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BMC Genomics. 2010 Feb 9;11:102. doi: 10.1186/1471-2164-11-102.

Homopolymeric tracts represent a general regulatory mechanism in prokaryotes.

Author information

1
Department of Food Science, Cornell University, Ithaca, NY 14853, USA. rho2@cornell.edu

Abstract

BACKGROUND:

While, traditionally, regulation of gene expression can be grouped into transcriptional, translational, and post-translational mechanisms, some mechanisms of rapid genetic variation can also contribute to regulation of gene expression, e.g., phase variation.

RESULTS:

We show here that prokaryotes evolved to include homopolymeric tracts (HTs) within coding genes as a system that allows for efficient gene inactivation. Analyses of 81 bacterial and 18 archaeal genomes showed that poly(A) and poly(T) HTs are overrepresented in these genomes and preferentially located at the 5' end of coding genes. Location of HTs at the 5' end is not driven by a preferential placement of aminoacids encoded by the AAA and TTT codons at the N-terminal of proteins. The inlA gene of the pathogen L. monocytogenes was used as a model to further study the role of HTs in reversible gene inactivation. In a number of L. monocytogenes strains, inlA harbors a 5' poly(A) HT, which regularly shows frameshift mutation leading to expression of a truncated 8 aa InlA protein. Translational fusions of the inlA 5' end allowed us to estimate that the frequency of variation in this HT is about 1,000 fold higher than the estimated average point mutation frequency.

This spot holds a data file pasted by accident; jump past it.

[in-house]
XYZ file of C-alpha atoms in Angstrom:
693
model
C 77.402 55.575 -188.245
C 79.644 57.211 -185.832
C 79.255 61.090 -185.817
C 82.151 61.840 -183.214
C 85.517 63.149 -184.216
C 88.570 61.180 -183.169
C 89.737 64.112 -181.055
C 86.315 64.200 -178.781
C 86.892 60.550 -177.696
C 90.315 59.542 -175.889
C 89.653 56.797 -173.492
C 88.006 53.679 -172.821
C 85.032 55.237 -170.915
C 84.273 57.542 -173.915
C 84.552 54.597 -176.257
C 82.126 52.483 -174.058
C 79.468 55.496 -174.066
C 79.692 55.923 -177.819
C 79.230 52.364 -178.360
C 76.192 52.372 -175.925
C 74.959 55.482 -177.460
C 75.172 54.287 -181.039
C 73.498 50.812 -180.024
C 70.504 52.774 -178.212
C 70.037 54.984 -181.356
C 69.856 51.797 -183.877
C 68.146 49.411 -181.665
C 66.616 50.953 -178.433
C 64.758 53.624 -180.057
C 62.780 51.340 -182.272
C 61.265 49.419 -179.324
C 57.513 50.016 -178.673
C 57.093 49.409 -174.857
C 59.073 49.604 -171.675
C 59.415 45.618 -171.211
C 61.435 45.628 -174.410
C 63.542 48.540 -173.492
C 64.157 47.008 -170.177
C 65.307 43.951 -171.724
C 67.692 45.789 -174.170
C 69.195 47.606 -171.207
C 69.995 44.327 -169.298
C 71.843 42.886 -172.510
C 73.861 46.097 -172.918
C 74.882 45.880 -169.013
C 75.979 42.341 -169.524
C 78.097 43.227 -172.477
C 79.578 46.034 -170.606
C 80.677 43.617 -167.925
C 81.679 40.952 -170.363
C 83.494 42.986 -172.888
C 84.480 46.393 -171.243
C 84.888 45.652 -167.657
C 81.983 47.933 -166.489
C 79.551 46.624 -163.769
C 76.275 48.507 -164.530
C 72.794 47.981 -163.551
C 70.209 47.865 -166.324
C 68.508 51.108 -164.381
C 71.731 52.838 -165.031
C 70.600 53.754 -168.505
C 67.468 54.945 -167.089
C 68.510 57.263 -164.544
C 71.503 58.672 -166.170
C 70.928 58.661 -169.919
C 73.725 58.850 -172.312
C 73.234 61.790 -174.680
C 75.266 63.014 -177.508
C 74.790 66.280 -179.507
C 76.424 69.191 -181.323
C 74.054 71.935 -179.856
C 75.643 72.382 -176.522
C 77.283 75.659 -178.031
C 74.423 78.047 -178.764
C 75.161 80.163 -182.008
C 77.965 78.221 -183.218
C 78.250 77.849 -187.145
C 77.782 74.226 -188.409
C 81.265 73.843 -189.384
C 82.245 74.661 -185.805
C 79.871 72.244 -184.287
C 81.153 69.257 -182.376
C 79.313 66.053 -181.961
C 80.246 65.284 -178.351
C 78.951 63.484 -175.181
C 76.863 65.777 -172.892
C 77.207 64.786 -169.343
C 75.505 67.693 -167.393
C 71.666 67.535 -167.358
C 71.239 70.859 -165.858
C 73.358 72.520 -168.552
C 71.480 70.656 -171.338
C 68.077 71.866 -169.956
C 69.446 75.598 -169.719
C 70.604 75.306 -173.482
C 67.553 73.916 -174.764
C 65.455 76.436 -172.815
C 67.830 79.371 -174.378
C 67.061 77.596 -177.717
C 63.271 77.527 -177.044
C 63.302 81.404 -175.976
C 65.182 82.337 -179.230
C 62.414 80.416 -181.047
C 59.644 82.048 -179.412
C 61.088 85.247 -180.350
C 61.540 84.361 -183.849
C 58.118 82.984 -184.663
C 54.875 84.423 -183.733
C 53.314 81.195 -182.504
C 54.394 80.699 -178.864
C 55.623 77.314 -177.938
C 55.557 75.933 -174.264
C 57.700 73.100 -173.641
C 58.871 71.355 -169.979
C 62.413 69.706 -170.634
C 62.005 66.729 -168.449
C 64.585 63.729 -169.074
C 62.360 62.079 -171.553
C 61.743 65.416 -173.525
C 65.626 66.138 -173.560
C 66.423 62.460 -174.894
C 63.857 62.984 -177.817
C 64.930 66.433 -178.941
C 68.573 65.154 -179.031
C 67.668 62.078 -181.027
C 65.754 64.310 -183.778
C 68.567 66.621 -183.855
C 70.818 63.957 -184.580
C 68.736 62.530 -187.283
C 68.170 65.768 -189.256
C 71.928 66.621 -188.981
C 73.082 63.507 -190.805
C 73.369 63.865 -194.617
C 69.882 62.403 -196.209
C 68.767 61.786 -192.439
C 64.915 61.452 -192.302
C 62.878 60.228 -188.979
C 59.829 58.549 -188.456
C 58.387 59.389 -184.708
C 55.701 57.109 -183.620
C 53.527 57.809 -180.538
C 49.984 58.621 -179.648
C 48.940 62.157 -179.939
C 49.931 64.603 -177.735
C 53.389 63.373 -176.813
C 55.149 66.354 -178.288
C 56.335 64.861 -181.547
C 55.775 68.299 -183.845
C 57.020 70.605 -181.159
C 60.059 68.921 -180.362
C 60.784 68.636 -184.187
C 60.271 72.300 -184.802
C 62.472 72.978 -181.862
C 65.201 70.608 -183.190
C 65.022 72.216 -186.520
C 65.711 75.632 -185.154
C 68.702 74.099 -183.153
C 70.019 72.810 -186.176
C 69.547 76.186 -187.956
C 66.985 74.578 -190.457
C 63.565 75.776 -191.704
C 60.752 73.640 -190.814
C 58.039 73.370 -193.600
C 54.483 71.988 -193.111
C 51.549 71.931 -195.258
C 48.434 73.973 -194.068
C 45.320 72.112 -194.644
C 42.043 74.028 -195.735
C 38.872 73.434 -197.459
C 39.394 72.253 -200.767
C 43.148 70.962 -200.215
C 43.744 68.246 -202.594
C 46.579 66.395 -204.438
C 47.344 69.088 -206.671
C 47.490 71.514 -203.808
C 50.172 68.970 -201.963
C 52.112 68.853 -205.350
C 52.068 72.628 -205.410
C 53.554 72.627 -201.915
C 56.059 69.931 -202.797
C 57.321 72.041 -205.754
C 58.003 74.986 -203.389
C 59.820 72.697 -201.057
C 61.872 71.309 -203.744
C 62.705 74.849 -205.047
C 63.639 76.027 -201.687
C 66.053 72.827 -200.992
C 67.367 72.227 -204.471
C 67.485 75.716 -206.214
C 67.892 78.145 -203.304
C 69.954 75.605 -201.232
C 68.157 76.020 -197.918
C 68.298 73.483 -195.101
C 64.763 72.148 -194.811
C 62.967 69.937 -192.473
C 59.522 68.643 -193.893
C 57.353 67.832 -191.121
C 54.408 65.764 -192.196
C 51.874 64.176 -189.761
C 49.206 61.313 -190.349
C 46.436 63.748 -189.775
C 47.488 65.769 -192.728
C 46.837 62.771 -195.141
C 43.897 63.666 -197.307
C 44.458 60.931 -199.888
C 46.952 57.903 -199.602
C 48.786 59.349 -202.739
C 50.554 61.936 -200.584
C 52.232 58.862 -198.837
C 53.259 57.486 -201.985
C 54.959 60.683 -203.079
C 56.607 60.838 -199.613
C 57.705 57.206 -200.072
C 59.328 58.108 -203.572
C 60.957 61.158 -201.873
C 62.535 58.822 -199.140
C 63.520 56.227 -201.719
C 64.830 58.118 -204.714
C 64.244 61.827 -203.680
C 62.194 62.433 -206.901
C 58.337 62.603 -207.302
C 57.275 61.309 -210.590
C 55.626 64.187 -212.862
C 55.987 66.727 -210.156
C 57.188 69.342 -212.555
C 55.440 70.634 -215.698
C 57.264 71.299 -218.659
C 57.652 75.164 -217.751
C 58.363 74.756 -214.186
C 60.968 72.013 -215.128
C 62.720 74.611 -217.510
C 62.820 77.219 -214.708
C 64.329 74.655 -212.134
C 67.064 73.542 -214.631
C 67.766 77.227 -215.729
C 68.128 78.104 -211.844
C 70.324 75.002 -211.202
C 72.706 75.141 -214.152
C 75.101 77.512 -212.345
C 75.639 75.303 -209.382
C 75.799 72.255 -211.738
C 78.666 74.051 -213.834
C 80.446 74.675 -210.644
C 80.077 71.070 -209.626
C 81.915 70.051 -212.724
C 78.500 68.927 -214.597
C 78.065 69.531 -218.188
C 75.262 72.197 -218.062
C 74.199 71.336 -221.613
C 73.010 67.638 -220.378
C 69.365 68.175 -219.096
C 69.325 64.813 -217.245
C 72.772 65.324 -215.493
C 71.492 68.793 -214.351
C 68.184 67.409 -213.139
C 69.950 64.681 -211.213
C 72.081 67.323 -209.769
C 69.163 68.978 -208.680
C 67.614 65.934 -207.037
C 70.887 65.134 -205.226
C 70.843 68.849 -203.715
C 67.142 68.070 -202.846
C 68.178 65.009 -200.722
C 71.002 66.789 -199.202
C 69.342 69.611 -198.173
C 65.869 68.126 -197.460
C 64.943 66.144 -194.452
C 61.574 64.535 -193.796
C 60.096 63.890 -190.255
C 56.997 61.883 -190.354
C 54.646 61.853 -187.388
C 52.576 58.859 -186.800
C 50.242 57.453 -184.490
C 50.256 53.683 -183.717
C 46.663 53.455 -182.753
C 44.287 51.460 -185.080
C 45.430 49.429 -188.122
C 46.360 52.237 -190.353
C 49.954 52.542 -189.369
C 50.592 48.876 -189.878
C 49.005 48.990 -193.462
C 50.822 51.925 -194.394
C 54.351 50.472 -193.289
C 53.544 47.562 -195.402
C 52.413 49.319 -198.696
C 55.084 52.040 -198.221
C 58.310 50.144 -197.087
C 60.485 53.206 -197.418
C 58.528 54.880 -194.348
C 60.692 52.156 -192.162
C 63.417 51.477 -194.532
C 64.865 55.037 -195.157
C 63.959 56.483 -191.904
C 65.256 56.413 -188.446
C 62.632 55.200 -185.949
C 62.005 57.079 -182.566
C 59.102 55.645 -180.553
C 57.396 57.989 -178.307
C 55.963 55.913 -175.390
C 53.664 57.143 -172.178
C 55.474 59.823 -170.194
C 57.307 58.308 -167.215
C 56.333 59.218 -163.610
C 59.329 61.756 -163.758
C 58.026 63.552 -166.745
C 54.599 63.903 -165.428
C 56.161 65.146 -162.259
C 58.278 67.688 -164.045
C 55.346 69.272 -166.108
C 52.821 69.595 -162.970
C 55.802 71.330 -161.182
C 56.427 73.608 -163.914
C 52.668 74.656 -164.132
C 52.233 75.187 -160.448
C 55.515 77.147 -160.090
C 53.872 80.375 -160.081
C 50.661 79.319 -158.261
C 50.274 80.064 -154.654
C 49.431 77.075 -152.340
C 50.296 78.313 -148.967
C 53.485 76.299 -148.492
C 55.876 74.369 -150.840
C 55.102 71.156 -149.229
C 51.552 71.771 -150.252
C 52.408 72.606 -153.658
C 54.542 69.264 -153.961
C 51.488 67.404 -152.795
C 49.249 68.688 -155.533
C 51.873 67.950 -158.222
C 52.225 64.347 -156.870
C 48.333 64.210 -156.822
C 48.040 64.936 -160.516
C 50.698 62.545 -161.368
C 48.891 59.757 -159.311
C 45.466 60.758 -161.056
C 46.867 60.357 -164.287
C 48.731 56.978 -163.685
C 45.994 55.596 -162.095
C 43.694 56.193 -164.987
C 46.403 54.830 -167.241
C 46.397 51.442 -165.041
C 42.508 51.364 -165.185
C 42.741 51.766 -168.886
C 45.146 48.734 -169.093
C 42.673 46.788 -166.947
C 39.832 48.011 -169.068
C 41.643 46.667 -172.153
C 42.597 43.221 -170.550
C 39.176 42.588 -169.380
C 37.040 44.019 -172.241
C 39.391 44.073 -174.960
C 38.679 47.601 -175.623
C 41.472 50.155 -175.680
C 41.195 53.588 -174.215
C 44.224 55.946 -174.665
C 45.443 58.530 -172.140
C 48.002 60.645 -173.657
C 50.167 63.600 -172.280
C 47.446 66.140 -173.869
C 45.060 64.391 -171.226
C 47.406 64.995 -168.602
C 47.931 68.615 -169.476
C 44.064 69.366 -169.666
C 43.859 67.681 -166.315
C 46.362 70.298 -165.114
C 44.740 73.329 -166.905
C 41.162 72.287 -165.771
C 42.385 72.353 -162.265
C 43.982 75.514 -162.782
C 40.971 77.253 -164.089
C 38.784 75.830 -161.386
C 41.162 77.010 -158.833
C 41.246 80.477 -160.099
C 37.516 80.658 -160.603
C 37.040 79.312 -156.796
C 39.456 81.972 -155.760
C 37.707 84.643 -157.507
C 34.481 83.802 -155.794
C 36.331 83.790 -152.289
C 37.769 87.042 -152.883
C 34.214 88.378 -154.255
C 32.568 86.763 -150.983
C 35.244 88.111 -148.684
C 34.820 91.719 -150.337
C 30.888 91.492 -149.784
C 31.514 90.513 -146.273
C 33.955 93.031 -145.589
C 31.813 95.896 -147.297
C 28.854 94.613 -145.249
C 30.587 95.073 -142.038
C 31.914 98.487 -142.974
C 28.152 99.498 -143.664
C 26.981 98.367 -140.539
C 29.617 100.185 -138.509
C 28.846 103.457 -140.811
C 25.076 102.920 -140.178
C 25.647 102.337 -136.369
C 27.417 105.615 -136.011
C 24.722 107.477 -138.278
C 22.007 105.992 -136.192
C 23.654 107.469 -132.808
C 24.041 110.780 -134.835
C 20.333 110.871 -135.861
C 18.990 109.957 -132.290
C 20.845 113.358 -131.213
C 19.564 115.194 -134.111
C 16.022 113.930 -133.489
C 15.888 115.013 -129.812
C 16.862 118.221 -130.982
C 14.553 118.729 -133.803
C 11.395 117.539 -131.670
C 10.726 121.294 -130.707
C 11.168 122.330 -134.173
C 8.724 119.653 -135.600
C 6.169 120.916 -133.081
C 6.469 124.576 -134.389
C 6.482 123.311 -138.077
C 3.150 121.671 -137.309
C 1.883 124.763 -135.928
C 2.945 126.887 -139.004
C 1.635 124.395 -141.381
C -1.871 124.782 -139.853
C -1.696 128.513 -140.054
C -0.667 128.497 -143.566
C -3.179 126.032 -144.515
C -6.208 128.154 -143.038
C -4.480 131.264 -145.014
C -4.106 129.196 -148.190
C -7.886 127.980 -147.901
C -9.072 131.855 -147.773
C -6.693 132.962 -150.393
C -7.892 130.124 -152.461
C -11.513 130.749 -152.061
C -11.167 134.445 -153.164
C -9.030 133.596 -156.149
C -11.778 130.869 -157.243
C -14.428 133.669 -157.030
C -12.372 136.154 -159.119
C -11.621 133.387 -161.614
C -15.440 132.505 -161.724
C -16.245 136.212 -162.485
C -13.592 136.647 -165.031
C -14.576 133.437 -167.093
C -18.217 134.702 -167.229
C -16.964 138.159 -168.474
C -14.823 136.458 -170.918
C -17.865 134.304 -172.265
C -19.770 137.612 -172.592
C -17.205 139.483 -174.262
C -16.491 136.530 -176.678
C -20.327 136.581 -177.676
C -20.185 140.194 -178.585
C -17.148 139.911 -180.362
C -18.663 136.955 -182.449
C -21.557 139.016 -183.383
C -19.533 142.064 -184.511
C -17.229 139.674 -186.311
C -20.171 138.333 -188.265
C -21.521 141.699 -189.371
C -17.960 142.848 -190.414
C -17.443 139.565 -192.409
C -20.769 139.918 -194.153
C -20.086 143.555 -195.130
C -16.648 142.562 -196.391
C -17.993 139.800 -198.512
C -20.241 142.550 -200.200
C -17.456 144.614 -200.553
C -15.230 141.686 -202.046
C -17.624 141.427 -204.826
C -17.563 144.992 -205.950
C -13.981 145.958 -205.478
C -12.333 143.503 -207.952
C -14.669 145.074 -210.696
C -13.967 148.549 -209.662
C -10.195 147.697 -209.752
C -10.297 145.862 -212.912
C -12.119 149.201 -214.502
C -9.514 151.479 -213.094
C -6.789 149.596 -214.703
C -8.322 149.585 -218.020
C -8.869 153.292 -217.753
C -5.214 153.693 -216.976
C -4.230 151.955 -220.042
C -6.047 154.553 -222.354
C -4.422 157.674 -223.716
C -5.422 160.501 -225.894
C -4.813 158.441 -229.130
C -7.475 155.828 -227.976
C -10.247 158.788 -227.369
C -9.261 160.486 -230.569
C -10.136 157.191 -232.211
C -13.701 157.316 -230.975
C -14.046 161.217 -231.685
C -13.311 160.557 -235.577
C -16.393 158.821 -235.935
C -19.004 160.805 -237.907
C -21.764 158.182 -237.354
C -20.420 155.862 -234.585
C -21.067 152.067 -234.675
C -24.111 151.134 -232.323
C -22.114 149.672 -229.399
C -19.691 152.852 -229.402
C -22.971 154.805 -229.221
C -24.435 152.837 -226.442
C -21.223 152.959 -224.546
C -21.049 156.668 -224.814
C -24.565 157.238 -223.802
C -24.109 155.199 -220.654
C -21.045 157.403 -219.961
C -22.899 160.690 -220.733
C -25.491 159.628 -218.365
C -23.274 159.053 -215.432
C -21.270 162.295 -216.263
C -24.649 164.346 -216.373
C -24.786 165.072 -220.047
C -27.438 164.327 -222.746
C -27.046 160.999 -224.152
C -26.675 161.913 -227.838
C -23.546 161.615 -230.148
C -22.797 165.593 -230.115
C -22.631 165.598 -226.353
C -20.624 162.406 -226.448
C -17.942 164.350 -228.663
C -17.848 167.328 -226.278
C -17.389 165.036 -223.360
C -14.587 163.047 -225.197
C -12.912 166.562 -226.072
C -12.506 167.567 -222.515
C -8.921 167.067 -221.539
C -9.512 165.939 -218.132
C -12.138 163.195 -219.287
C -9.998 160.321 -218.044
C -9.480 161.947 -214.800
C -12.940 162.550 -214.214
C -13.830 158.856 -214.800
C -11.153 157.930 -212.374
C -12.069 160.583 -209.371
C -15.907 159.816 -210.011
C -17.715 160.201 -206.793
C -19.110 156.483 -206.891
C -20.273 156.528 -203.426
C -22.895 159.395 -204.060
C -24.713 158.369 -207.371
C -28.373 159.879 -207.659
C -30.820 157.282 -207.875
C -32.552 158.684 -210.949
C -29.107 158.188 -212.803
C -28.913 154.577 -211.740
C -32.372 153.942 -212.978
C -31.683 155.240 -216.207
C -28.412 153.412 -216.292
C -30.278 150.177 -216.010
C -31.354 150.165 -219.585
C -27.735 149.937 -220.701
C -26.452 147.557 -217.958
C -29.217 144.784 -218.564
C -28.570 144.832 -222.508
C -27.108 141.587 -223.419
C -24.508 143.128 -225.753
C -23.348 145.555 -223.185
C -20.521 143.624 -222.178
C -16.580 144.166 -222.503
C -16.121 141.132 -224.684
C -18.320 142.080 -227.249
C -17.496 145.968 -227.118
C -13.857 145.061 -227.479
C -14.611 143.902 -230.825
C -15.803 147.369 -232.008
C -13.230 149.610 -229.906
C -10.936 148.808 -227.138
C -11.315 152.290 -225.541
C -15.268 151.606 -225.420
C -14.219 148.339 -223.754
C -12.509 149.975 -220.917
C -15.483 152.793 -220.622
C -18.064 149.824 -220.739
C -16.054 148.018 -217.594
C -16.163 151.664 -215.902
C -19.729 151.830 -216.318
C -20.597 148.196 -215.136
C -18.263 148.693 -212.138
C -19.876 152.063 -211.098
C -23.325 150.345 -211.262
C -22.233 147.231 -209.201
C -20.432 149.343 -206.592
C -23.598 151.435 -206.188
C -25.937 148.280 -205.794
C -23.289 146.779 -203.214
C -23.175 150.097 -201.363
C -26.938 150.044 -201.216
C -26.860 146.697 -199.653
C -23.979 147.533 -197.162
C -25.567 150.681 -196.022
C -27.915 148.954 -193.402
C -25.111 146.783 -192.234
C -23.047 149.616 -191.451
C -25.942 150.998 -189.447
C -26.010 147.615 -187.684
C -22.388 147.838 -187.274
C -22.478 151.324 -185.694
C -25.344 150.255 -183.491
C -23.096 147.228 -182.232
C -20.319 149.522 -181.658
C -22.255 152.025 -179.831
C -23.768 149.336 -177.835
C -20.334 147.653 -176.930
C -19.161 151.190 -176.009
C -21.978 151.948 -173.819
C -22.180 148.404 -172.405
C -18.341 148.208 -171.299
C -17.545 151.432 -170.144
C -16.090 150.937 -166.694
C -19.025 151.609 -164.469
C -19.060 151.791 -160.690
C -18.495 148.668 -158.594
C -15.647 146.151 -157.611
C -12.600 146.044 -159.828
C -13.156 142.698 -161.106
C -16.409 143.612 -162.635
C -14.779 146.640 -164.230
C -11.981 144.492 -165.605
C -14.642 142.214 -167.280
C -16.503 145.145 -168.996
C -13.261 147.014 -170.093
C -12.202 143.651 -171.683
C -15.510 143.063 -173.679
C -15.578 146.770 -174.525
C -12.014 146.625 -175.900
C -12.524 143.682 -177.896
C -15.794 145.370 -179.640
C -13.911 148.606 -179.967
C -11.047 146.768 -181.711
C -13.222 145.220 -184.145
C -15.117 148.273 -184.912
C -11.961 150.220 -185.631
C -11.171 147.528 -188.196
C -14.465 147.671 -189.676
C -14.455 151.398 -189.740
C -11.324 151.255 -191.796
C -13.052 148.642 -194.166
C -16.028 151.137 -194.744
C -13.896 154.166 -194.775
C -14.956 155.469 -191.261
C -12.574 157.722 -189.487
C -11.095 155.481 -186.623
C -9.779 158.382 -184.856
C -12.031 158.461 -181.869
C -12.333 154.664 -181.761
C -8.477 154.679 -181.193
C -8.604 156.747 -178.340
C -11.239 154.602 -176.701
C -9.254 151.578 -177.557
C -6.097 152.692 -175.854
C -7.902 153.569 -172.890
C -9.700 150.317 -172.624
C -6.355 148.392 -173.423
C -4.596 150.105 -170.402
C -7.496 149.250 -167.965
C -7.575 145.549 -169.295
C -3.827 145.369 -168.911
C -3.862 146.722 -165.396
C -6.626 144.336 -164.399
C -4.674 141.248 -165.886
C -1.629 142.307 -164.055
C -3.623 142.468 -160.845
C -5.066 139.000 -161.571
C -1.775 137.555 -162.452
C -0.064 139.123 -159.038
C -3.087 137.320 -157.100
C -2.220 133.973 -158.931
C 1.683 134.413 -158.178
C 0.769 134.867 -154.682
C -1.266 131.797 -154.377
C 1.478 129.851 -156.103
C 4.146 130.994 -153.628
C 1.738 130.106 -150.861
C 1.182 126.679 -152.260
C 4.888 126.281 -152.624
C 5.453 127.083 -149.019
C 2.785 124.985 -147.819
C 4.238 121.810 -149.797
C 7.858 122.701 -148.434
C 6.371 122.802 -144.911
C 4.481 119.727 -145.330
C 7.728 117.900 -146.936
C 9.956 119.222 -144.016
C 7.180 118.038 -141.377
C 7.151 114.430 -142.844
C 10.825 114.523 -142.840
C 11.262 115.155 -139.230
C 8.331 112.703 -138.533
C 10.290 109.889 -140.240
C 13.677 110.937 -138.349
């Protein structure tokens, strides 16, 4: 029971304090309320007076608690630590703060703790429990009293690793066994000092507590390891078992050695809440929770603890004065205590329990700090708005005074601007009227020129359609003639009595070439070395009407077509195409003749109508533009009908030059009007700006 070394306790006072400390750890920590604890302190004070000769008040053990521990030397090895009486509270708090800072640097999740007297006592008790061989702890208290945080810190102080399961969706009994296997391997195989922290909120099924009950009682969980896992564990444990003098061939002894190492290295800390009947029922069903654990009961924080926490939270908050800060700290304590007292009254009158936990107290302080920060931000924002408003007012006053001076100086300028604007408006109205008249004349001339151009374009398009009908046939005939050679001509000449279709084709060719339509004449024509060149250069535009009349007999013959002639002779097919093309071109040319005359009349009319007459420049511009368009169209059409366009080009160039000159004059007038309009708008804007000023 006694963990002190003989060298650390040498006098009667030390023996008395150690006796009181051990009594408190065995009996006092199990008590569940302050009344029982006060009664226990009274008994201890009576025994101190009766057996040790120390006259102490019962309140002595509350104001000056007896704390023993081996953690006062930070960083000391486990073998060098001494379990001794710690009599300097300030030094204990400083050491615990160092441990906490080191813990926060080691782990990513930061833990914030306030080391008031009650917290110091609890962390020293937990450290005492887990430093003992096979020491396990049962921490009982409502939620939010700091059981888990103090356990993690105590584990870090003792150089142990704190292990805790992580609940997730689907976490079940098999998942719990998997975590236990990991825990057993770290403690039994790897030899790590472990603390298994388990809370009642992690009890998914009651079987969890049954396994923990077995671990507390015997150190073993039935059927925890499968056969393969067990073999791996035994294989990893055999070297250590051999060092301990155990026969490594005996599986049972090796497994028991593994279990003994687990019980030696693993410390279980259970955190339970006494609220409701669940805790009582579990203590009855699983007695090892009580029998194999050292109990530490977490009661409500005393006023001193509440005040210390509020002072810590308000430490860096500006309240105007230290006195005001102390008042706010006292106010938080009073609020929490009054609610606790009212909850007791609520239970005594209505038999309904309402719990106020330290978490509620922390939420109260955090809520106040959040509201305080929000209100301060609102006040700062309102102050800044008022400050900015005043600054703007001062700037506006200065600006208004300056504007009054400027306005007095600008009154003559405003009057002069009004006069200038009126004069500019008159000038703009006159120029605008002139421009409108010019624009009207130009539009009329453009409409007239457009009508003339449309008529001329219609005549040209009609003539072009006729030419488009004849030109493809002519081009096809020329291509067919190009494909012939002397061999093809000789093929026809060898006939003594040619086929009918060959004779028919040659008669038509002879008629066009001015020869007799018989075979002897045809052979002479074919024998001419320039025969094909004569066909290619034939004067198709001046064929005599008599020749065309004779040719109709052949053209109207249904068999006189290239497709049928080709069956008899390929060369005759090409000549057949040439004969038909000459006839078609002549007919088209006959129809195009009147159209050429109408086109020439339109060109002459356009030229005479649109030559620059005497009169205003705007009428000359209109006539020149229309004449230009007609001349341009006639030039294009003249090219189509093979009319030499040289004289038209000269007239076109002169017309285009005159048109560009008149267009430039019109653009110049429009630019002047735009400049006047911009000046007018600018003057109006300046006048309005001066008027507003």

CONCLUSIONS:

As frameshift mutations in HTs can occur at high frequencies and enable efficient gene inactivation, hypermutable HTs appear to represent a universal system for regulation of gene expression in prokaryotes. Combined with other studies indicating that HTs also enable rapid diversification of both coding and regulatory genetic sequences in eukaryotes, our data suggest that hypermutable HTs represent a general and rapid evolutionary mechanism facilitating adaptation and gene regulation across diverse organisms.

PMID:
20144225
PMCID:
PMC2831843
DOI:
10.1186/1471-2164-11-102
[Indexed for MEDLINE]
Free PMC Article

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